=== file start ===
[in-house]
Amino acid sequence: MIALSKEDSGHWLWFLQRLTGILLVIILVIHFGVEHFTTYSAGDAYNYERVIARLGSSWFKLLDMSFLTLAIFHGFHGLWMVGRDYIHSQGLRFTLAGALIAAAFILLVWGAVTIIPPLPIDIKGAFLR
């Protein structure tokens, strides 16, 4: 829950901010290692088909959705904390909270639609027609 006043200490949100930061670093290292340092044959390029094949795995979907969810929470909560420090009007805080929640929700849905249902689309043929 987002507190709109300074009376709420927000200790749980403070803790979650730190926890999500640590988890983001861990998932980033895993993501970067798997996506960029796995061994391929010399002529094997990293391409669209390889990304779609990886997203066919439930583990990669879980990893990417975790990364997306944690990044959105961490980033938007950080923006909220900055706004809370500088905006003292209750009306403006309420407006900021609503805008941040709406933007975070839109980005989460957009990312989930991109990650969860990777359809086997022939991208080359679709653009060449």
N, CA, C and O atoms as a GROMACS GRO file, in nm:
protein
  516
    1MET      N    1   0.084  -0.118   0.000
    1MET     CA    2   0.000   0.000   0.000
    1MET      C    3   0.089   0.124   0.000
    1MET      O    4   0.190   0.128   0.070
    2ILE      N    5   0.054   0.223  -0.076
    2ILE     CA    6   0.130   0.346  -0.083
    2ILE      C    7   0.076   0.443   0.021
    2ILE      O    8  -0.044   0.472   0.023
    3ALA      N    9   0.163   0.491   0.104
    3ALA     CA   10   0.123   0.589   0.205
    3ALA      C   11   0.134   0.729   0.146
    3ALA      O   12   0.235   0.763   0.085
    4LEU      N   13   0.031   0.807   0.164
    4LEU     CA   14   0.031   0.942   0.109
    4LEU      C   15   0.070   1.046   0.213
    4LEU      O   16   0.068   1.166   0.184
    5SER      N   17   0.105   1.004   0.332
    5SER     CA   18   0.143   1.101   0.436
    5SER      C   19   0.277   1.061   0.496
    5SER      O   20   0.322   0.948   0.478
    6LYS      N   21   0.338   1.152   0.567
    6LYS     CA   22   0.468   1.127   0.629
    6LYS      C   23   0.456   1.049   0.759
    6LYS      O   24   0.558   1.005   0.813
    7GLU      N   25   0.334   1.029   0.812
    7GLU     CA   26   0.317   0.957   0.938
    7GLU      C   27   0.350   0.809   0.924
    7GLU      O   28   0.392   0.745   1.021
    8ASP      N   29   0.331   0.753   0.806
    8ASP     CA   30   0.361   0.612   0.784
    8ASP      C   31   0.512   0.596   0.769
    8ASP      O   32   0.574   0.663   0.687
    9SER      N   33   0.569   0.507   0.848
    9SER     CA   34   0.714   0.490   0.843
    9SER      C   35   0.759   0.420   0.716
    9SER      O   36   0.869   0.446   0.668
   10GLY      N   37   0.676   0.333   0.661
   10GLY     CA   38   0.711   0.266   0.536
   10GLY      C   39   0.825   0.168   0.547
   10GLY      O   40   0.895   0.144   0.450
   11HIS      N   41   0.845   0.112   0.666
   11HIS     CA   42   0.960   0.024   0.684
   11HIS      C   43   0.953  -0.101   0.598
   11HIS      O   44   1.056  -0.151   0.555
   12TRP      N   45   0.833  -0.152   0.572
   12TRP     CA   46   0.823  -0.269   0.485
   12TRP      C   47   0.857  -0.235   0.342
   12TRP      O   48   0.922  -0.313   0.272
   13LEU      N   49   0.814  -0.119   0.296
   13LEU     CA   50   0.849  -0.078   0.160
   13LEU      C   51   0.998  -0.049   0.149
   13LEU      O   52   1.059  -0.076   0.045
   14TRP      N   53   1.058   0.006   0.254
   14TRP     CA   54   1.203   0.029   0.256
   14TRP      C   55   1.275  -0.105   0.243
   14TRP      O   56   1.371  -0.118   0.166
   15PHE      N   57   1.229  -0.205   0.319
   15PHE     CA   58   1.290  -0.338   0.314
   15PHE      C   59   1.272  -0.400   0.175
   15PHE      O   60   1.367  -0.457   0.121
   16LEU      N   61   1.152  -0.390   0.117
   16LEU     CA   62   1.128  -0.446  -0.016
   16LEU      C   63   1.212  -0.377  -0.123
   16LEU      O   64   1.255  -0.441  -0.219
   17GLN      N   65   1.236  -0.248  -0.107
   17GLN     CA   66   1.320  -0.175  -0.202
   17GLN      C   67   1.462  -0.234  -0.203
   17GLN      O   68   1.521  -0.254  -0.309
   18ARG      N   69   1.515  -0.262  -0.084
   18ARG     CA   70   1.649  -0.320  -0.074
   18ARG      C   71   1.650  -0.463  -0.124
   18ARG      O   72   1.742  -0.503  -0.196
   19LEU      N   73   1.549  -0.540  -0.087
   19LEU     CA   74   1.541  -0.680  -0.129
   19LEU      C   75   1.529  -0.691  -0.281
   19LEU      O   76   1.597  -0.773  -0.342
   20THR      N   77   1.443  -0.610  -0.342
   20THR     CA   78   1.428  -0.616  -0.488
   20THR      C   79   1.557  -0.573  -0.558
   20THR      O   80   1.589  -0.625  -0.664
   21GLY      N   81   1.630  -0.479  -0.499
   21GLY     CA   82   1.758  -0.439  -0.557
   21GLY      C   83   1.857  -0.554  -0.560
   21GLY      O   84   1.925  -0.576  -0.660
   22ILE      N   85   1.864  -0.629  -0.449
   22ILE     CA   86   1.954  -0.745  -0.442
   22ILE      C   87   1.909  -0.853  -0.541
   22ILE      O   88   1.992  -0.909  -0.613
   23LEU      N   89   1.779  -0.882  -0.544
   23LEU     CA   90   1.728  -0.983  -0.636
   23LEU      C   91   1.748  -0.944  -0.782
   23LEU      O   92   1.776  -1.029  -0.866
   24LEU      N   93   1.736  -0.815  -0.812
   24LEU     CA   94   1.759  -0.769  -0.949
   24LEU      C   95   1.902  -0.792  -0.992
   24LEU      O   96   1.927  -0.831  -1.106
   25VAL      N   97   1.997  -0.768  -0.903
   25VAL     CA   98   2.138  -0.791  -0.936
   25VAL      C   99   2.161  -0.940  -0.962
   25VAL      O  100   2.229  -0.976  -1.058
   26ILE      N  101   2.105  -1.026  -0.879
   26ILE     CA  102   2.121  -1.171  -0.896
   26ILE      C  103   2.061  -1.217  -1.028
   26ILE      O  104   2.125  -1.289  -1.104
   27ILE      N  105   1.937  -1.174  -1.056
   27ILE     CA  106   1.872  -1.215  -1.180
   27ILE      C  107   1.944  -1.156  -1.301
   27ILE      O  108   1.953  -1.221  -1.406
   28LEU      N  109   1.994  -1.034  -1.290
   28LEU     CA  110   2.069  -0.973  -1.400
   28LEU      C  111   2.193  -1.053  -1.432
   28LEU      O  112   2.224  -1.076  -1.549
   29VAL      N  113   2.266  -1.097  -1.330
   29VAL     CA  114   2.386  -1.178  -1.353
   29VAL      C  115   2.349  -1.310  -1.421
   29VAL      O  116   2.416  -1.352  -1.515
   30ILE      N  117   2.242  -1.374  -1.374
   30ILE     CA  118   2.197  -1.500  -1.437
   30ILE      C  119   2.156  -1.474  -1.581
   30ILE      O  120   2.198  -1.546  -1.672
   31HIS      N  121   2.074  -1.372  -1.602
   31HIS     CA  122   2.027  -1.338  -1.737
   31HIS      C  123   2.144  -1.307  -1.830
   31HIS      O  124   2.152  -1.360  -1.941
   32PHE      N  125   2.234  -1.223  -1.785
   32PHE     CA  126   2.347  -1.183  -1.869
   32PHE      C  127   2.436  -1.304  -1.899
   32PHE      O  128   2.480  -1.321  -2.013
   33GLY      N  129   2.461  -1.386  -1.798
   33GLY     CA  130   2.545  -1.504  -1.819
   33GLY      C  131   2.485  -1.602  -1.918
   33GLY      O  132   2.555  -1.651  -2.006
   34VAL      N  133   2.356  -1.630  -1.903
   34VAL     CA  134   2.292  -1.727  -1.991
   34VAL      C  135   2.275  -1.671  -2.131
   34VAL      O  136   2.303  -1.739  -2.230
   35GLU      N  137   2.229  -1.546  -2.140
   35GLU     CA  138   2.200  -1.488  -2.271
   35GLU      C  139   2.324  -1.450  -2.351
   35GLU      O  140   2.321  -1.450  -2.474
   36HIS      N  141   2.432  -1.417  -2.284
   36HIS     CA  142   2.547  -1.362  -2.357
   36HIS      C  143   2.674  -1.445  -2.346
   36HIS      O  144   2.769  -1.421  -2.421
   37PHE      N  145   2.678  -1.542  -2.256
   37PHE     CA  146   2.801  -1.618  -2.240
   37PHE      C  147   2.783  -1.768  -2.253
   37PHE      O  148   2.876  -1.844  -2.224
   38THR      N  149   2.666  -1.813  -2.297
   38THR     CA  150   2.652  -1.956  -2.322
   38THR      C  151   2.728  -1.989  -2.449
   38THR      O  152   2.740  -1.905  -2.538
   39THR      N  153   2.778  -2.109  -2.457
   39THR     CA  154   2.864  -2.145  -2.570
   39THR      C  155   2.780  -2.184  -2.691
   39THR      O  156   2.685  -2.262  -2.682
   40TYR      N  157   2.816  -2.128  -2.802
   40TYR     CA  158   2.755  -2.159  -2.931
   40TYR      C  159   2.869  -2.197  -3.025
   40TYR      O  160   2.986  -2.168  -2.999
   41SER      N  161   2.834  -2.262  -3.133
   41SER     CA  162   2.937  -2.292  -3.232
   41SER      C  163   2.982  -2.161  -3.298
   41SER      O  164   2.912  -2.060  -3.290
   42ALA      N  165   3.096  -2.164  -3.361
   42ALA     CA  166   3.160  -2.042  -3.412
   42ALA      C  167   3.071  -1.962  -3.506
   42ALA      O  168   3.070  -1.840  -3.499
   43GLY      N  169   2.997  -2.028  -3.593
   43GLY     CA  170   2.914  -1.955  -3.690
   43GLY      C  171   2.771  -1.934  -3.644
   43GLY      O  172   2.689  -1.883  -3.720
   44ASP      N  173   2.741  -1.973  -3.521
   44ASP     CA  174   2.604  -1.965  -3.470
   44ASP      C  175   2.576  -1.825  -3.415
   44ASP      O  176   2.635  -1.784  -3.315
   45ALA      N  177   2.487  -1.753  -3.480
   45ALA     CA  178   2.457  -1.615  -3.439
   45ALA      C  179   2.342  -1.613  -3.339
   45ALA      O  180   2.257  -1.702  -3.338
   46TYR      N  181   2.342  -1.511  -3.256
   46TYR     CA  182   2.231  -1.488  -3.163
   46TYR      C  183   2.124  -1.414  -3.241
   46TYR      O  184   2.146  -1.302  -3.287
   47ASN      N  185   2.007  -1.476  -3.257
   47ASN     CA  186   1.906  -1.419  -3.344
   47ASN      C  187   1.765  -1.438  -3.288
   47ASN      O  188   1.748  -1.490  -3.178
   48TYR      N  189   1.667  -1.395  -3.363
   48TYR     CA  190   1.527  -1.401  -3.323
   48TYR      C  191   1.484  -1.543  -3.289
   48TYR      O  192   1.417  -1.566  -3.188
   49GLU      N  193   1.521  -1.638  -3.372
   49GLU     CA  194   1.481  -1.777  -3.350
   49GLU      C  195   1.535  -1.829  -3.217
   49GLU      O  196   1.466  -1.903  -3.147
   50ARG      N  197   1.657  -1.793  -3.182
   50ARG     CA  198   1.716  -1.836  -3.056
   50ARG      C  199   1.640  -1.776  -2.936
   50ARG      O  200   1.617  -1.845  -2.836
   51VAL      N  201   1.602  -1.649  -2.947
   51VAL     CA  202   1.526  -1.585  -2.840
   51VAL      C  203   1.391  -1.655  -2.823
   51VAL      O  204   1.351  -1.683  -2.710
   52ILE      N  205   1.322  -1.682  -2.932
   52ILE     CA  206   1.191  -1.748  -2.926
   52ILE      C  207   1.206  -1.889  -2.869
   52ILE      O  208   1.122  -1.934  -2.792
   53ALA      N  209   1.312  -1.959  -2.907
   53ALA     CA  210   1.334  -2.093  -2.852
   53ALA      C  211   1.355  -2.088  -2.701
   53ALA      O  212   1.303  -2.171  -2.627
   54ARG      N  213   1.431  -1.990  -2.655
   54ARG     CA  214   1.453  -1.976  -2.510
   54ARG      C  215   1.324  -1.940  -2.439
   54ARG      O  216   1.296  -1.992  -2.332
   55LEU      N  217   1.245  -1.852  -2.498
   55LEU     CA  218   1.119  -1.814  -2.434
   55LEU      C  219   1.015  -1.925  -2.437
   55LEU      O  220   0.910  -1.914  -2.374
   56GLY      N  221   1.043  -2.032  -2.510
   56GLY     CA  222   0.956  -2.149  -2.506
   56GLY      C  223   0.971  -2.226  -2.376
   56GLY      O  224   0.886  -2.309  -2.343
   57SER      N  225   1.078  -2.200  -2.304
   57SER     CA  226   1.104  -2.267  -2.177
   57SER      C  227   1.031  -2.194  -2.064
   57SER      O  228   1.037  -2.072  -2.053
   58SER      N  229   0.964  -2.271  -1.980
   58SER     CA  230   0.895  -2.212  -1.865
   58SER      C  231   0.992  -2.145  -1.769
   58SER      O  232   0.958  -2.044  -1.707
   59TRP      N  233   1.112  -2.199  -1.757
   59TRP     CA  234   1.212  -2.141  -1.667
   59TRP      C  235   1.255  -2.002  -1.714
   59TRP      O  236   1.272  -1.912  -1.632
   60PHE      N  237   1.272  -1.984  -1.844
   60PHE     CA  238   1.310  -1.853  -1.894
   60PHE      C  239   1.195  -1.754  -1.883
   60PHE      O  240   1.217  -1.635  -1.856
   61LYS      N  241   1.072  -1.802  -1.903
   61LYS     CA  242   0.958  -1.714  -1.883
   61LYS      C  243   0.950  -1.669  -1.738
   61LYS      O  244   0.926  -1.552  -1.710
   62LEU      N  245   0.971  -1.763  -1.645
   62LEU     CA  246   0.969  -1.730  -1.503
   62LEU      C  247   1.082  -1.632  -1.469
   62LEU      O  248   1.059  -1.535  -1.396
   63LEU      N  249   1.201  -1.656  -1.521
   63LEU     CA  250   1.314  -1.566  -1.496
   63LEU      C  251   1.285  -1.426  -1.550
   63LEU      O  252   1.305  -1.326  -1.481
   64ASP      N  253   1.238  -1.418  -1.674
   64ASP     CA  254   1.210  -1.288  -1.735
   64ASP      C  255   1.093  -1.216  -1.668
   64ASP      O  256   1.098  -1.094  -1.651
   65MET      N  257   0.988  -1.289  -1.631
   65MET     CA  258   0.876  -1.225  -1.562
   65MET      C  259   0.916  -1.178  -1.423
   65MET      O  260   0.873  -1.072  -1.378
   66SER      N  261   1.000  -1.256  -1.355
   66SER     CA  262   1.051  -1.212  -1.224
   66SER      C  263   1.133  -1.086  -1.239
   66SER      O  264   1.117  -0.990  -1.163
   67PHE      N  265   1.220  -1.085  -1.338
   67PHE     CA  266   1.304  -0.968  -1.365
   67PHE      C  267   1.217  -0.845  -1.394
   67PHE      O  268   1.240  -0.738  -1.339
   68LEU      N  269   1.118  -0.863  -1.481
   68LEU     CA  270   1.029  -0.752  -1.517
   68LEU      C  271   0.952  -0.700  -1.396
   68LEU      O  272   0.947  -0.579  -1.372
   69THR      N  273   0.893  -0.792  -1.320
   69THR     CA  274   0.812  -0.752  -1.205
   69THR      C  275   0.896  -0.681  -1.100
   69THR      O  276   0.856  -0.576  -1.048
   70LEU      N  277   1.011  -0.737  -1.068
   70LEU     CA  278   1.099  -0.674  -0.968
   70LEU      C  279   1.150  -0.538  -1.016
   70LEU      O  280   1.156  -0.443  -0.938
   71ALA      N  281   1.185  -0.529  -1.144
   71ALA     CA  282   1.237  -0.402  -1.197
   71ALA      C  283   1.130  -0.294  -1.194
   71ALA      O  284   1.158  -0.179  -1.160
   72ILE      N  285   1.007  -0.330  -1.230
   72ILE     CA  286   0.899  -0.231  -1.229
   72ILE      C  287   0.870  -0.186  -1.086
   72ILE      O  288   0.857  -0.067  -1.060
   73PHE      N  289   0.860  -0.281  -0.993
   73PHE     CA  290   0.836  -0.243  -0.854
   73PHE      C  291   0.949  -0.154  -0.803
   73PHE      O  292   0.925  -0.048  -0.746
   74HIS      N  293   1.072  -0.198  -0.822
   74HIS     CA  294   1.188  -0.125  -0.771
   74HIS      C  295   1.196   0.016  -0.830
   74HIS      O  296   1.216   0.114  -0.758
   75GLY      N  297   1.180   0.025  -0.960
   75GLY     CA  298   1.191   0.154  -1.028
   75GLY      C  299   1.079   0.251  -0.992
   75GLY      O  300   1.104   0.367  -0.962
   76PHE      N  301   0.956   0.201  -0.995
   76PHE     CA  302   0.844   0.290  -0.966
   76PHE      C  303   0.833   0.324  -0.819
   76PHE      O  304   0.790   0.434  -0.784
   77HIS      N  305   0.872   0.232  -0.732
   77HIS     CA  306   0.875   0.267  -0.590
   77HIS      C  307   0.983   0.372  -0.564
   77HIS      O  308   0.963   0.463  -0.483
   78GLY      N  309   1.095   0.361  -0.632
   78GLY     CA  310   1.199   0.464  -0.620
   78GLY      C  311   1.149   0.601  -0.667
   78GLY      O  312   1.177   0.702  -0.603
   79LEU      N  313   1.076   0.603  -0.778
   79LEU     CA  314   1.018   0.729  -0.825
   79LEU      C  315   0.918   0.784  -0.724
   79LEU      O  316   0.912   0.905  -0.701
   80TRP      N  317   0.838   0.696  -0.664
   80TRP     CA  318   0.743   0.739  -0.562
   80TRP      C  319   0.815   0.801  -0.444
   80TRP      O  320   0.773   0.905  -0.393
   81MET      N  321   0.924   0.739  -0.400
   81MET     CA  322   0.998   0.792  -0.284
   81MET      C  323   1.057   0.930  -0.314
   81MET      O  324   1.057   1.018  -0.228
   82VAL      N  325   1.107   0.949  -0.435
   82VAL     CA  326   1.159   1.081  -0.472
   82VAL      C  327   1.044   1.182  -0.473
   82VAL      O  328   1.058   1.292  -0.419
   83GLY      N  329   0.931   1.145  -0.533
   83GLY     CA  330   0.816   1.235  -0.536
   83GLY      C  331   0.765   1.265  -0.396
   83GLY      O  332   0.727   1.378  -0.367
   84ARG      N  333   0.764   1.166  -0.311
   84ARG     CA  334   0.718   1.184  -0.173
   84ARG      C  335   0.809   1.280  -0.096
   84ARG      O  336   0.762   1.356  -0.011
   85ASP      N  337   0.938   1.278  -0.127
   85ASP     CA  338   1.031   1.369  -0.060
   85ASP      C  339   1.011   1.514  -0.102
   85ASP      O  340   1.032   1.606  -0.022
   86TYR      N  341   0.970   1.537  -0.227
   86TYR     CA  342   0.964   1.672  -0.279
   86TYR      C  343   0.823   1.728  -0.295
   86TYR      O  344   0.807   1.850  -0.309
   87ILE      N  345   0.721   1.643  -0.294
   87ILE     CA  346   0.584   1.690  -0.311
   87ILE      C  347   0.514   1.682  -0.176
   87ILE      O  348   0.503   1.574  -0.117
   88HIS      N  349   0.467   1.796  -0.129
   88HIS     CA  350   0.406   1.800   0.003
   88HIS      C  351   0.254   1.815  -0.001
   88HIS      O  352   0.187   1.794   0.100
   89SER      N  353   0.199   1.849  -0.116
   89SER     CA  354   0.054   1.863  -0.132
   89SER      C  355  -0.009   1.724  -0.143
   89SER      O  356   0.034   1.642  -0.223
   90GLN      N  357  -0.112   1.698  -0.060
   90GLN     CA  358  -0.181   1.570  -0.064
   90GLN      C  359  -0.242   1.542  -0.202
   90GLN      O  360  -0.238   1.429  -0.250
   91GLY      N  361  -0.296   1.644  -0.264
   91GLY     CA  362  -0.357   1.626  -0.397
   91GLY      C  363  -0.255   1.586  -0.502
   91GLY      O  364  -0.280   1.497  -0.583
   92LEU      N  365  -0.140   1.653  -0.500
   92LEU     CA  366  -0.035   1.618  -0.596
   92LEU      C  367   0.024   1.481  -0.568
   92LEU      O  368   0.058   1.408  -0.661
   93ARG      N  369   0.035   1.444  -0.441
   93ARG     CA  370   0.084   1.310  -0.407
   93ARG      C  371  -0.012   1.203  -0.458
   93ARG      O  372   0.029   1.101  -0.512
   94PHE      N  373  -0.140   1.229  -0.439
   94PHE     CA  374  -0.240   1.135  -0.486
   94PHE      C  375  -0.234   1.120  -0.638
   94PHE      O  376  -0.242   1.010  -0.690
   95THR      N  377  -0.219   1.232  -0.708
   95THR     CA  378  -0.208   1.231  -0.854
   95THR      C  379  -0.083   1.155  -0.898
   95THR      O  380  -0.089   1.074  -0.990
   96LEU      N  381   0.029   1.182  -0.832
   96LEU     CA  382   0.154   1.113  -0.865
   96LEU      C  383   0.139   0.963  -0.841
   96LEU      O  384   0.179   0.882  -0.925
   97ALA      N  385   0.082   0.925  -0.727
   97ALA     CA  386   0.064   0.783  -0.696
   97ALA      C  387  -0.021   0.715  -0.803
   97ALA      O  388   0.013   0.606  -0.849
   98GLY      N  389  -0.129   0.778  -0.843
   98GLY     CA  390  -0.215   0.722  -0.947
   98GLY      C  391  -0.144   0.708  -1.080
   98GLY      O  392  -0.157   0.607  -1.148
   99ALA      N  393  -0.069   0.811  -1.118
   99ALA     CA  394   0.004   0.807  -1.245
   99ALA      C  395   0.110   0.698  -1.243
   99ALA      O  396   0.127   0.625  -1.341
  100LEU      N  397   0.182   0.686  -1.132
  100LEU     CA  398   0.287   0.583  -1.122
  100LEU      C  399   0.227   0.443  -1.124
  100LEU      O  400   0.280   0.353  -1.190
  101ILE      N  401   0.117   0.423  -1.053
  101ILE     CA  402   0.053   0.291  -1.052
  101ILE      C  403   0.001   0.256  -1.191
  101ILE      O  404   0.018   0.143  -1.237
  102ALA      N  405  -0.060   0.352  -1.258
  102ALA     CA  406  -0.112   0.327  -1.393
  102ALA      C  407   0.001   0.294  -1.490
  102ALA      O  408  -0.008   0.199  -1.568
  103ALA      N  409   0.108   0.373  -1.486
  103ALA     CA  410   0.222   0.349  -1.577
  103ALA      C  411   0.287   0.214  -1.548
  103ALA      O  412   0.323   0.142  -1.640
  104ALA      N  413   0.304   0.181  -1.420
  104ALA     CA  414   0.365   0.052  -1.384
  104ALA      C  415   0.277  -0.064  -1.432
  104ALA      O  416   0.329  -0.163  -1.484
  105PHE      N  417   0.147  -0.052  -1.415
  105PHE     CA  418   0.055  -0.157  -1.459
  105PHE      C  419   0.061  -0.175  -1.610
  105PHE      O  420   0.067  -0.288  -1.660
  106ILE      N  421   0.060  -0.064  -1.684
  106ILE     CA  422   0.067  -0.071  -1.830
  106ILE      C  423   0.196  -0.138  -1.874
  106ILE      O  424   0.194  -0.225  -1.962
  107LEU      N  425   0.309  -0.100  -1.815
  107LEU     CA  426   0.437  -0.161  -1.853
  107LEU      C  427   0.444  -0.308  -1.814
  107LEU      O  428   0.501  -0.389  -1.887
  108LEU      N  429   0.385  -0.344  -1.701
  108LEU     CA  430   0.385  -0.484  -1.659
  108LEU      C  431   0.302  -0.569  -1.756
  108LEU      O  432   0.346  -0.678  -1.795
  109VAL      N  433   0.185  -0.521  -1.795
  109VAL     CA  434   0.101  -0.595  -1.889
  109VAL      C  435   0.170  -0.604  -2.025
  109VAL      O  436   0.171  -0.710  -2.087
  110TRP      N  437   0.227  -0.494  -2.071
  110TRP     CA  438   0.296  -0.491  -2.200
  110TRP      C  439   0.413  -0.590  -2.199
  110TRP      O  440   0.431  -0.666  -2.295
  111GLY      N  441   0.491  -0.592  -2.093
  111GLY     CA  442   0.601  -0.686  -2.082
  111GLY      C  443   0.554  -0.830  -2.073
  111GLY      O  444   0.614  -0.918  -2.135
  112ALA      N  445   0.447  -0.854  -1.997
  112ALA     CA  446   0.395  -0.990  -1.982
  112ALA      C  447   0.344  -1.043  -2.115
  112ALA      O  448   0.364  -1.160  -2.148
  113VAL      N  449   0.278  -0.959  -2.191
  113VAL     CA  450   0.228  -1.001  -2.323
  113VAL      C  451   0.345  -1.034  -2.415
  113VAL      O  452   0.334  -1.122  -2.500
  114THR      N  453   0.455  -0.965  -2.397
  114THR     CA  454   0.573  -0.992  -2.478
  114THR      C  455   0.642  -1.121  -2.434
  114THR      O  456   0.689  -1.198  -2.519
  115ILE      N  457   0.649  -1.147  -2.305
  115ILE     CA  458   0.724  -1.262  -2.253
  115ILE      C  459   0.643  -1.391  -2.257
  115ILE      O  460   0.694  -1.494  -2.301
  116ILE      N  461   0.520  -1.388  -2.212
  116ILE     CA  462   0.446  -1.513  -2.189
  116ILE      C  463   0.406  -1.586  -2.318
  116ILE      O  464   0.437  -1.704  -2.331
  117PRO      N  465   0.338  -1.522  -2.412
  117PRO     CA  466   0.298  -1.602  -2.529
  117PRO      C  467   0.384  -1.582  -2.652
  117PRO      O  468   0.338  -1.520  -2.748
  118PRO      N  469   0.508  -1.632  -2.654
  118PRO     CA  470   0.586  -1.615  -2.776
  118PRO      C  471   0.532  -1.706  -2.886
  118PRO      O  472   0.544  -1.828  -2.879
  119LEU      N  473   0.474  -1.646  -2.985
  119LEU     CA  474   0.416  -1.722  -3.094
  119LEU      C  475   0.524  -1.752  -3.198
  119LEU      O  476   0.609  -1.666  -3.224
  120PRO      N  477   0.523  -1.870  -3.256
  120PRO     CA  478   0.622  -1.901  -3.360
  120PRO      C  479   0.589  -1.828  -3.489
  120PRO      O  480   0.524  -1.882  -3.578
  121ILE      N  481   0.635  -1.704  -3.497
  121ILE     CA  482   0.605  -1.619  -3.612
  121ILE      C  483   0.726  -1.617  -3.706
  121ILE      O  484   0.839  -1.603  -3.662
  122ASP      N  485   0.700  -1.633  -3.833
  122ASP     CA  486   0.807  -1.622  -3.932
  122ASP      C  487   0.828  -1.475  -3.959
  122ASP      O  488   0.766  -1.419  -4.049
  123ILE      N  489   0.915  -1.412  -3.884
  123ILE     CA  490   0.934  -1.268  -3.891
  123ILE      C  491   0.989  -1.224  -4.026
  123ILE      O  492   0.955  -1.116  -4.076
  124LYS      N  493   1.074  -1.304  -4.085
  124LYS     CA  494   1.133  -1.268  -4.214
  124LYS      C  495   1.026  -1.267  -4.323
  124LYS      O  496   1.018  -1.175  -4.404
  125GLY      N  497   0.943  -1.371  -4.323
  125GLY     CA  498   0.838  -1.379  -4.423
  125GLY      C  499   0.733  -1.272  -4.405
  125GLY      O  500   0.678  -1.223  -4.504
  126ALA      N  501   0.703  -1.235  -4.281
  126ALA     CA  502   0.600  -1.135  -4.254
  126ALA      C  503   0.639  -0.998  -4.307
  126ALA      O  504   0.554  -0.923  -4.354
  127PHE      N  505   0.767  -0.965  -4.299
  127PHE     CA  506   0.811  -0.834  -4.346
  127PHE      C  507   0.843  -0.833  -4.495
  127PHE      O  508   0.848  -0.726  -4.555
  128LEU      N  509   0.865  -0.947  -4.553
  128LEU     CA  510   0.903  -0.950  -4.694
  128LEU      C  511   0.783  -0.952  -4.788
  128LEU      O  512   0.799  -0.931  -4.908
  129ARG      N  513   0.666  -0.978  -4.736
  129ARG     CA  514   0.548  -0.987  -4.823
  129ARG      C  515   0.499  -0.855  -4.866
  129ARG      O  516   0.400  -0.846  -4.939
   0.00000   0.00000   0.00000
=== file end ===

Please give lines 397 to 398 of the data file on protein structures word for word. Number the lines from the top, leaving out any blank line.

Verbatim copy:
   98GLY      C  391  -0.144   0.708  -1.080
   98GLY      O  392  -0.157   0.607  -1.148